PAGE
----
4, when the Little Dog rises for Egypt, or at all 
events on July 17 wlien it rises for Italy, and 
similarly between July 20, when the Eagle sets, and 
July 23. The festival of the Second VinaHa, kept 
on August 19, has no connexion with these influences. 
Varro fixes it at the time when the Lyre is beginning 
to set in the morning, which he holds to be the 
beginning of autumn and a hoHday estabHshed for 
propitiating the weather ; but at the present day 
observation shows that the Lyre sets on August 8. 

Within these periods faHs the steriHzing influence 
of the heavens, though I would not deny the possi- 
bihty that it is Hable to alteration by local cHmatic 
conditions, whether cokl or hot. But it is enough 
for us to have demonstrated the principle, leaving 
the details to be asccrtained by individual observa- Dangercan 
tion ; at all events it will not be doubted that one or i>e forecast by 

, ' , . , ,, , , . observattori . 

other 01 two thmgs, luU moon or the moon s conjunc- 
tion, is responsible. And in this matter admiration 
for Nature's benevolence suggests itself, as to the 

371 



PLINY: NATURAL HISTORY 

succurrit : iam primum hanc iniuriam omnibus anni> 
accidere non posse propter statos siderum cursus, 
nec nisi paucis noctibus anni, idque quando sit 
futurum facile nosci ac, ne per omnes menses 
timeretur, eorum ^ quoque lege provisum * ; aestate 
interluiiia praeterquam biduo secura esse, hieme 
plenilunia, nec nisi aestivis brevissimisque noctibus 

2!»2 metui, diebus non idem valere ; praeterea tam facile 
intellegi ut formica minimum animal interlunio 
quiescat, pk-nilunio operetur etiam noctibus; avem 
parram oriente sirio ipso die non apparere et donec 
occidat, e diverso chlorionem prodire ipso die soktitii ;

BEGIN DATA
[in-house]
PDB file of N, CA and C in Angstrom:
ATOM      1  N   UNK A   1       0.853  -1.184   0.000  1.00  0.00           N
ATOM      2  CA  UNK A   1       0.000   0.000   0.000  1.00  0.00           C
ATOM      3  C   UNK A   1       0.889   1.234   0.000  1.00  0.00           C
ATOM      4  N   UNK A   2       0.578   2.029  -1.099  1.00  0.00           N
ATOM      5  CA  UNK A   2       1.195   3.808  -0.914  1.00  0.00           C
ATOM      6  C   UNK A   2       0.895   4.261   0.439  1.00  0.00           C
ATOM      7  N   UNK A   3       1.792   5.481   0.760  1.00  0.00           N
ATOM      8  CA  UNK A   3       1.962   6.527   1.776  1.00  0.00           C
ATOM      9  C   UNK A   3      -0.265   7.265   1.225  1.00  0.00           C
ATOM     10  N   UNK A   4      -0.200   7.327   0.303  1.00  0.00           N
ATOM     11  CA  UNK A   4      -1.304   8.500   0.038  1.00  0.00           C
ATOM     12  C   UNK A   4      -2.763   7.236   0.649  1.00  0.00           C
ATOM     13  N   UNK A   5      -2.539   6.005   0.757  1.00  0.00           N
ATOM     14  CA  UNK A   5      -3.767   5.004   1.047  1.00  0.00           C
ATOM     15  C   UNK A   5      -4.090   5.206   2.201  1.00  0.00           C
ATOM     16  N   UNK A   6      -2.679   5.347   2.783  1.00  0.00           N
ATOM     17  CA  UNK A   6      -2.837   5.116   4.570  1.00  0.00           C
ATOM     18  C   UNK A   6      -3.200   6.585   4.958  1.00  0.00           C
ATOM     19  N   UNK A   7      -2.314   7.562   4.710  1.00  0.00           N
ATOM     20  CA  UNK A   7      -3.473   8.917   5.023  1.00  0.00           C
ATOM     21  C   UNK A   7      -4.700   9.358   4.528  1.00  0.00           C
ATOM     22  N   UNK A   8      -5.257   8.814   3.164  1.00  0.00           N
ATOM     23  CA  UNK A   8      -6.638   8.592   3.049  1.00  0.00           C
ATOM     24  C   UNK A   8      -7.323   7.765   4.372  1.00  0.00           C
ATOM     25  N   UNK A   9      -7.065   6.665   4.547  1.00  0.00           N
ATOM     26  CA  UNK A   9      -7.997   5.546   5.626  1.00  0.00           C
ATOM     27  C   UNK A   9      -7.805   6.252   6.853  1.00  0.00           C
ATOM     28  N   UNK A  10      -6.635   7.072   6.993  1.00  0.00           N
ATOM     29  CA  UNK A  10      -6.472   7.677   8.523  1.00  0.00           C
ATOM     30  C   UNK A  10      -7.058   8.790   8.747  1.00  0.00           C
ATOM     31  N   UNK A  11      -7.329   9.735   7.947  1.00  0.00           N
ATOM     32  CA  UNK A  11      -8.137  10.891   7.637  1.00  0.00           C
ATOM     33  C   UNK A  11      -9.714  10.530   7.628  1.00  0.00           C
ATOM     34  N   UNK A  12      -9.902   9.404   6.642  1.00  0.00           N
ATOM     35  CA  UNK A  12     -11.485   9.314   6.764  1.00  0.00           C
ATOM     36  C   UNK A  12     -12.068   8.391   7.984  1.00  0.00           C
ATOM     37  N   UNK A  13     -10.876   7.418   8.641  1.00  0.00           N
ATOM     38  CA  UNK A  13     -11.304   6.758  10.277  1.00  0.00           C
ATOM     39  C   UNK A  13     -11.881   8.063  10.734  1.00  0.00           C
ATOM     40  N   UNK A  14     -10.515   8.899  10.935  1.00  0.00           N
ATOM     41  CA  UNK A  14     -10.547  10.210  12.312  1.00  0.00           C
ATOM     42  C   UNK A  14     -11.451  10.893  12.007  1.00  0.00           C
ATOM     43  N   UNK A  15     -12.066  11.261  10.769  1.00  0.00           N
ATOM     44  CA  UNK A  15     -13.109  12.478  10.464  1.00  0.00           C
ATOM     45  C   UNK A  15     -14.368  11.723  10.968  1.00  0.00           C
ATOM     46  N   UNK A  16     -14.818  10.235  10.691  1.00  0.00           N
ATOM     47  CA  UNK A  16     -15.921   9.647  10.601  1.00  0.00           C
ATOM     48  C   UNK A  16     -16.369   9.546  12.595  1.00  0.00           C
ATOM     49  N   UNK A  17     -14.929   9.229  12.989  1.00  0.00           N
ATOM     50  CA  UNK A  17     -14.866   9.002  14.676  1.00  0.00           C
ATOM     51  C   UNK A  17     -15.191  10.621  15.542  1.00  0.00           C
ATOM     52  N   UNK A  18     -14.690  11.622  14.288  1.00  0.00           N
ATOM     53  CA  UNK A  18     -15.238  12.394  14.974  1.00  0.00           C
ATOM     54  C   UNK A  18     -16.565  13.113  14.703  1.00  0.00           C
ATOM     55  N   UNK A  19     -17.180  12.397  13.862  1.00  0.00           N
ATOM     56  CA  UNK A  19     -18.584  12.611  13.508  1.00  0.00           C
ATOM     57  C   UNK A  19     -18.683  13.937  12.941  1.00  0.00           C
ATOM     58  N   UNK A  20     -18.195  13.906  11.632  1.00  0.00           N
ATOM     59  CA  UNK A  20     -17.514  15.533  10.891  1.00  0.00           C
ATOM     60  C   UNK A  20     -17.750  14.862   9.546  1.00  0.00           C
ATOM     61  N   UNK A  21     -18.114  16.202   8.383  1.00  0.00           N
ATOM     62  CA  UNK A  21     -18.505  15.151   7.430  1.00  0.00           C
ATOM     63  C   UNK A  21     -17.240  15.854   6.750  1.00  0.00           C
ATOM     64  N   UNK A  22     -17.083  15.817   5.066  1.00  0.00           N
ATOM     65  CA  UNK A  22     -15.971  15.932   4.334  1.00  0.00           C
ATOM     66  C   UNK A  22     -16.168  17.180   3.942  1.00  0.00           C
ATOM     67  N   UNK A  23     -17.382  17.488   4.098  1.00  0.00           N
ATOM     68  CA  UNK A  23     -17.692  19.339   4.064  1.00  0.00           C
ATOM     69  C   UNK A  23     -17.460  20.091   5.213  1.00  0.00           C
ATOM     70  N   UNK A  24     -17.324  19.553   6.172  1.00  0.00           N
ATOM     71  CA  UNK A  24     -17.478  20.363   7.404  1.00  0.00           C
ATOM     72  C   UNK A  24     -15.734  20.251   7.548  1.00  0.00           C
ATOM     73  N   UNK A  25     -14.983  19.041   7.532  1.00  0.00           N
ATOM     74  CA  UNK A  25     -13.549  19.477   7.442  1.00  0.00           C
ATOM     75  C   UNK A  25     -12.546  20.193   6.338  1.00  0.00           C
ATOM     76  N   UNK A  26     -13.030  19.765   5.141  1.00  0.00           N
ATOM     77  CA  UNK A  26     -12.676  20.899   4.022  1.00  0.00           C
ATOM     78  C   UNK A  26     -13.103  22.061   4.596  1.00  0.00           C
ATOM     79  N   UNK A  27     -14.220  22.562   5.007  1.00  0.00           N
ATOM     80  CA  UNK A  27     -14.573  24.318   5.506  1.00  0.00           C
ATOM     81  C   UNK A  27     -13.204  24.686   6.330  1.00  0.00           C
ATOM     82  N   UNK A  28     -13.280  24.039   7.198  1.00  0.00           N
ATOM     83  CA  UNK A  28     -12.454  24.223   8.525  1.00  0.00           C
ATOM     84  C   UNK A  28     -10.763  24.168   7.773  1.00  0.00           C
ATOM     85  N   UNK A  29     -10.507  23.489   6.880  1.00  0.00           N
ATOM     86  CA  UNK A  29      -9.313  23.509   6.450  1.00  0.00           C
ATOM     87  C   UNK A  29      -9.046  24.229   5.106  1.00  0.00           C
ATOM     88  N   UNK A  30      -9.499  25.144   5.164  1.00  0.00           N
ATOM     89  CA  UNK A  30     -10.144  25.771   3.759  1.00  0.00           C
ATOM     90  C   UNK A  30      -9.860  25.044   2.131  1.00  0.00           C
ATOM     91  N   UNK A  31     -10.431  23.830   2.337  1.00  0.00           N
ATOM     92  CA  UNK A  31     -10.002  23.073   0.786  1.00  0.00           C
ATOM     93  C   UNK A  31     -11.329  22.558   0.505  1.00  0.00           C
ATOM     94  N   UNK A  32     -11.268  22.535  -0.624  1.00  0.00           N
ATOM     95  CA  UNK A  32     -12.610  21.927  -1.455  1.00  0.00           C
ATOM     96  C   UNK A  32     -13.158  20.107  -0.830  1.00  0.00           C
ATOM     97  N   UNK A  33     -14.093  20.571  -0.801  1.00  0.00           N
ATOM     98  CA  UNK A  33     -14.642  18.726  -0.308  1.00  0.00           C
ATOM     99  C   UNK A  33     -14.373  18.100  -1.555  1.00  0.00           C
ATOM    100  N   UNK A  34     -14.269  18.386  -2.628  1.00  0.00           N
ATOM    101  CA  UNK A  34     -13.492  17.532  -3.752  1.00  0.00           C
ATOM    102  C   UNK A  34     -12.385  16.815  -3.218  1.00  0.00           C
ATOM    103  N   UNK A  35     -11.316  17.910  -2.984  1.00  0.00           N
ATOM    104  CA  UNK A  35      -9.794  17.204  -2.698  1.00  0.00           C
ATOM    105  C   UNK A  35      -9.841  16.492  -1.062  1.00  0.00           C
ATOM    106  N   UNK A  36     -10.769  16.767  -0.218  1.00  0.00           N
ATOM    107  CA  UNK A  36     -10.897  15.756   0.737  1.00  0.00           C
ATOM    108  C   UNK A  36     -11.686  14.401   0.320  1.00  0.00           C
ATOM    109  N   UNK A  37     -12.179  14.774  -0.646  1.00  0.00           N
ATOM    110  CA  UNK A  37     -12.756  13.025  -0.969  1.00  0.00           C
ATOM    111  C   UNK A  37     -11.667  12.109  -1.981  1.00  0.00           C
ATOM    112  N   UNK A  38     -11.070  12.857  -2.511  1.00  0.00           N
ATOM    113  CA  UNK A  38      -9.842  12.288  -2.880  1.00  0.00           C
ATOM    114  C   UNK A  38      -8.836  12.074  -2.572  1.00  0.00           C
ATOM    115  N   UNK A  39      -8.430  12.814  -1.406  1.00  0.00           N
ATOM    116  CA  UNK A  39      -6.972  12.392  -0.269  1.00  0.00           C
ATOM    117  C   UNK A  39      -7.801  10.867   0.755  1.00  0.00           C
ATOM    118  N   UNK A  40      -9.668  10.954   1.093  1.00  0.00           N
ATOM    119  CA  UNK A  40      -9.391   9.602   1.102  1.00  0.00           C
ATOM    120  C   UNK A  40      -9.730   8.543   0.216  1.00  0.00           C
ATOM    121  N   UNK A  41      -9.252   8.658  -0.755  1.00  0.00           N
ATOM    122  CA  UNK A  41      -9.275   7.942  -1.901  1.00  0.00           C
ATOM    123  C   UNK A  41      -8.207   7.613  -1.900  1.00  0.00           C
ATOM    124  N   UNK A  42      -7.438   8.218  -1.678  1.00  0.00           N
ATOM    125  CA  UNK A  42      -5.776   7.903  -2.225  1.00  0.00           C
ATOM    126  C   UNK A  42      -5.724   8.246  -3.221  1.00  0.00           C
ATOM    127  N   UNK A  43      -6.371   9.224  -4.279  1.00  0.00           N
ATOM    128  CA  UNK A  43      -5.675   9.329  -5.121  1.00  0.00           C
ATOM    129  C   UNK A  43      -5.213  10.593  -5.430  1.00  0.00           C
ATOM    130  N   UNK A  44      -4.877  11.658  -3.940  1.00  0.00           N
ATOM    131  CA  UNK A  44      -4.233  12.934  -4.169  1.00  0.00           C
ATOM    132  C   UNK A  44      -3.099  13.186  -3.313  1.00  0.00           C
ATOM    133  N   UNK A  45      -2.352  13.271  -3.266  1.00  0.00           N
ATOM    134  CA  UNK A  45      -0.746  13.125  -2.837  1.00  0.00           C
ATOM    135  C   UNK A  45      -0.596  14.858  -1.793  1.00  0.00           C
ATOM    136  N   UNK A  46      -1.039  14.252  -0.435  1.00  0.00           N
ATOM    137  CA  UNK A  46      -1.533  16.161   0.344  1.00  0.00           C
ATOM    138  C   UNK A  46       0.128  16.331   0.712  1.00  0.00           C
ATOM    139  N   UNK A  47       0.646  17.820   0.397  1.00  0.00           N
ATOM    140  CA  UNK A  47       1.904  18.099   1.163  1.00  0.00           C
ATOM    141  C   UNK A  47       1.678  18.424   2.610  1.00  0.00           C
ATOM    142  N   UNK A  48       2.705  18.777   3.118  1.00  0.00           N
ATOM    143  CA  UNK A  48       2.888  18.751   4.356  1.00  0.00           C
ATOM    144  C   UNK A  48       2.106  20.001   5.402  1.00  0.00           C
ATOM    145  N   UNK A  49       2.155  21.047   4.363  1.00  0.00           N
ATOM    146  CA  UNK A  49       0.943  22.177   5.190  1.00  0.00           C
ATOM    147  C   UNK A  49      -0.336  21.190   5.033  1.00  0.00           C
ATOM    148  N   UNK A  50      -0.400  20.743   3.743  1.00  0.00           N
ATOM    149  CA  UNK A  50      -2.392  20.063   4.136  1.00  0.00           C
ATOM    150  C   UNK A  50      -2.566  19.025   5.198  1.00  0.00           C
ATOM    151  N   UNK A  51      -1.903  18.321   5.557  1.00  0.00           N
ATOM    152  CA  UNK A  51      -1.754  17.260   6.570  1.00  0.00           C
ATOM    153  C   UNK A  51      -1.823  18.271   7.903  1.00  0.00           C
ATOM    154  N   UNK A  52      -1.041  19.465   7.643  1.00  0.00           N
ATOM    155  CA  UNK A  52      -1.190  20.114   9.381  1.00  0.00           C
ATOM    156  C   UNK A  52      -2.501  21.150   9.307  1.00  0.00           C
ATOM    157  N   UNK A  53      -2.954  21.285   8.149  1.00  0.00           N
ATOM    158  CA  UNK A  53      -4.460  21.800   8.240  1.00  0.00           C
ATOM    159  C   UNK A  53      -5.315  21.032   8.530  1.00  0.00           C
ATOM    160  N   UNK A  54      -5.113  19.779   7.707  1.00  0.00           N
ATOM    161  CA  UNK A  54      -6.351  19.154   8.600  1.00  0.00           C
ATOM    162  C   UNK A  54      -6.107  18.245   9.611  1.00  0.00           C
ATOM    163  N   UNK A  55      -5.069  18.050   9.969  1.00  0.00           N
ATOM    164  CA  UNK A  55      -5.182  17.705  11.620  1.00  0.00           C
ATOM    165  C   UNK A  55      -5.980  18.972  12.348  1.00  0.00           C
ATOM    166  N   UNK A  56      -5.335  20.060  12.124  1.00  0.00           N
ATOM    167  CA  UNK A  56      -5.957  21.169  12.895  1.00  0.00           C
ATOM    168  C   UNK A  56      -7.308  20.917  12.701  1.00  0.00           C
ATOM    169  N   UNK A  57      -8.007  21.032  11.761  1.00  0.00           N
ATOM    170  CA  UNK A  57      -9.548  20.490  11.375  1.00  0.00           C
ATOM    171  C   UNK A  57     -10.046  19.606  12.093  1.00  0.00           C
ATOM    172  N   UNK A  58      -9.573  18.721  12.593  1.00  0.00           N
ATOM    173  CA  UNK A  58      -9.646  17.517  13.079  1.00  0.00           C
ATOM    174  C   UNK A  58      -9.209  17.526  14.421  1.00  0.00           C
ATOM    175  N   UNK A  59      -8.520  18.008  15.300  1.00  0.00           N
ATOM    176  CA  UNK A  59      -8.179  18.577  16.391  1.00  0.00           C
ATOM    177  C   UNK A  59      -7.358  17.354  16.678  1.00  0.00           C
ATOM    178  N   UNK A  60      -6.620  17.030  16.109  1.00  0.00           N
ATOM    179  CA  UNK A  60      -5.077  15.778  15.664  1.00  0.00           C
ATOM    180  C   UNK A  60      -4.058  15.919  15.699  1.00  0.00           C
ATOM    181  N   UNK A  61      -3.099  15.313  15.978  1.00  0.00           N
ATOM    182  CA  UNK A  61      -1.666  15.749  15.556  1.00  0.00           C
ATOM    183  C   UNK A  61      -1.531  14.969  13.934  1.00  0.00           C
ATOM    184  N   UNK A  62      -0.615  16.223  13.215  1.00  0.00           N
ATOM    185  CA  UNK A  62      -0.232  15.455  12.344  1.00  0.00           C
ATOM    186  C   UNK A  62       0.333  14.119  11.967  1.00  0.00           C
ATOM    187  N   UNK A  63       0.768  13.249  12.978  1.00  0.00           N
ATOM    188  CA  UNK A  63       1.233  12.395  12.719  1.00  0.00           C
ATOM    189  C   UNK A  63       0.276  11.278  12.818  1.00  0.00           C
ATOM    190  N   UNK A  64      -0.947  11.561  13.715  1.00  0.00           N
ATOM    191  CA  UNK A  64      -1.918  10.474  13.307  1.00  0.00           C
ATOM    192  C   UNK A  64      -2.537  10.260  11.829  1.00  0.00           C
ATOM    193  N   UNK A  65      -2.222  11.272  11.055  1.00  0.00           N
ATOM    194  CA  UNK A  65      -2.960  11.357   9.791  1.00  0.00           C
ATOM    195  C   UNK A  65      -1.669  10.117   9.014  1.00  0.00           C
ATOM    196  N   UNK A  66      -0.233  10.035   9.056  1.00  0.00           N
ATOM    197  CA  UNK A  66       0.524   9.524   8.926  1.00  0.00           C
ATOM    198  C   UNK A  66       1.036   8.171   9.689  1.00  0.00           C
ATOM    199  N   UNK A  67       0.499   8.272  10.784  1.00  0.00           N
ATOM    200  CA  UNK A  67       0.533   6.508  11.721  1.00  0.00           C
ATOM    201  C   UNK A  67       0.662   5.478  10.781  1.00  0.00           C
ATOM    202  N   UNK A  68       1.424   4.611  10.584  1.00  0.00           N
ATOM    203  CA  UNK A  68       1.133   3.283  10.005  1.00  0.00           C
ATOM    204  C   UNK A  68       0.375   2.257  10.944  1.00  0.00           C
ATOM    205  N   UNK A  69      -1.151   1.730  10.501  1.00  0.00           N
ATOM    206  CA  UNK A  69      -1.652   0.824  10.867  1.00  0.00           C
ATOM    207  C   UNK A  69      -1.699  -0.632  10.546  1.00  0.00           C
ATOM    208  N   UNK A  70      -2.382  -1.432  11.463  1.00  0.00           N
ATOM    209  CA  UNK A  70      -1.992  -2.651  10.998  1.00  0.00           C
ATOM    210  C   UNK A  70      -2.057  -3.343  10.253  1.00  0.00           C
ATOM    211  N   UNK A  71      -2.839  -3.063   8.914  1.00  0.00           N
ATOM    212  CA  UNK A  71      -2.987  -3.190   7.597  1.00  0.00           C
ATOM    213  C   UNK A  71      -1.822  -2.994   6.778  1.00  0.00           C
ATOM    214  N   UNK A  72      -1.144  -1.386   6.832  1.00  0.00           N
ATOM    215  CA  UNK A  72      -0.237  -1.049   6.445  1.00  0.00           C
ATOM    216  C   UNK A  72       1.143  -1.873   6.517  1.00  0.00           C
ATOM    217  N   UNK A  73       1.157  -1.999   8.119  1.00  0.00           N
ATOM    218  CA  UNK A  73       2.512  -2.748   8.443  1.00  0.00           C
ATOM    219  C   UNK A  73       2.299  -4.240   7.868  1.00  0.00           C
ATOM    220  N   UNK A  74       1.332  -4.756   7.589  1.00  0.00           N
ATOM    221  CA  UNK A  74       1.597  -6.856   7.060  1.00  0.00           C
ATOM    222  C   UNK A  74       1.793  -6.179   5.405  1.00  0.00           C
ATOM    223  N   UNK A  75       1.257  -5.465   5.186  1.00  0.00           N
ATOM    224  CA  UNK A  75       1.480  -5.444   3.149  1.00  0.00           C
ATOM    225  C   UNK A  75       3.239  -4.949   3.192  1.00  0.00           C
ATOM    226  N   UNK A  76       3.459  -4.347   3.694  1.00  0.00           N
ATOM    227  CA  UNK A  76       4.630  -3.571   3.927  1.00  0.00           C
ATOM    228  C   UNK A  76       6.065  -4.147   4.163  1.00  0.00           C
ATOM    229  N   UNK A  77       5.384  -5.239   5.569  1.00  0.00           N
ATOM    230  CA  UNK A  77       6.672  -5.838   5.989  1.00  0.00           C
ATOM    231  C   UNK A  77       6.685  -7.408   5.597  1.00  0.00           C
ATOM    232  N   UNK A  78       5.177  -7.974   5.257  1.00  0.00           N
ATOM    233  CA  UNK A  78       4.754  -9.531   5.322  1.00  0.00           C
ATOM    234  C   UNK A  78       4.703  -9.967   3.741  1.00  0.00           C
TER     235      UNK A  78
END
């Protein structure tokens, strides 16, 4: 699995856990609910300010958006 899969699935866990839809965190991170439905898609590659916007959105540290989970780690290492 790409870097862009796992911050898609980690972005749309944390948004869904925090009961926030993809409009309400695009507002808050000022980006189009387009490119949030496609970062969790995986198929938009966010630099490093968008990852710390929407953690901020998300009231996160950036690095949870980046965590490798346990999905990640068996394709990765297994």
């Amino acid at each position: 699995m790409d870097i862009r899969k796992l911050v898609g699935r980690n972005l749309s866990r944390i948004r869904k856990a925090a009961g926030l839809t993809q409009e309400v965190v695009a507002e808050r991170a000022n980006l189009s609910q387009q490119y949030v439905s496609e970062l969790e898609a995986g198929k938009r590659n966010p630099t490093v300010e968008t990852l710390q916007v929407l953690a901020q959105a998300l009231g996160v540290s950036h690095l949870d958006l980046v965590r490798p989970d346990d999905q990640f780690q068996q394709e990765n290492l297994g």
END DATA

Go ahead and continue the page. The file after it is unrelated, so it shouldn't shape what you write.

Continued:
neutrum vero lunae statum noxium esse ne noctibus 
quidem nisi serenis et onnii aura quiescente, quoniam 
neque in nube neque in flatu cadunt rores, sic quoque 

2!i3 non sine remedio. LXX. Sarmenta aut palearum 
acei^'os et evulsas herbas fruticesque per vineas 
camjx)sque,cum timebis, incendito, fumus medebitur 
his ^; e paleis et contra nebuhis auxiliatur ubi nebulae 
nocent. quidam tres cancros ^ivos cremari iubent in 

2'j4 arbustis ut carbunculus non * noceat,alii siluricarnem 
leniter uri a vento. ut per totam vineam fiimus 
dispcrgatur. \'arro aiictor est, si fidiculae occasu, 

' corum 1 Mnijhnff : stfllariim ? Warminglon : eanim. 

* provisnm ? Mayhoff : divisum. 
' h\A ? Maijhoff : hic. 

* ne Maijhoff. 



" Probably the lapwing. 



BOOK XVIII. Lxix. 291-LXX. 294 

fact that, in the first place, because of tlie tixed 
couxses of the stars this disaster cannot possibly 
happen everj- year, and only on a few nights in the 
year, and that its occurrence is easy to forecast, and 
that, in order to prevent its being apprehended 
through all the months, it has also been foreseen by 
the law that governs the stars ; that the moon's con- 
junctions are safe in sunimer except for a period of 
two days, and a full moon safe in winter and only 
formidable in summer and when the nights are 
shortest, but they have not the same potency by 
day ; moreover that this is so easily understood that 
that tiny creature the ant, at the moon's conjunction 
keeps quite quiet, but at fuU moon works busily even 
in the nights ; that the bird called the parra " dis- 
appears on the very day when Sirius rises, and remains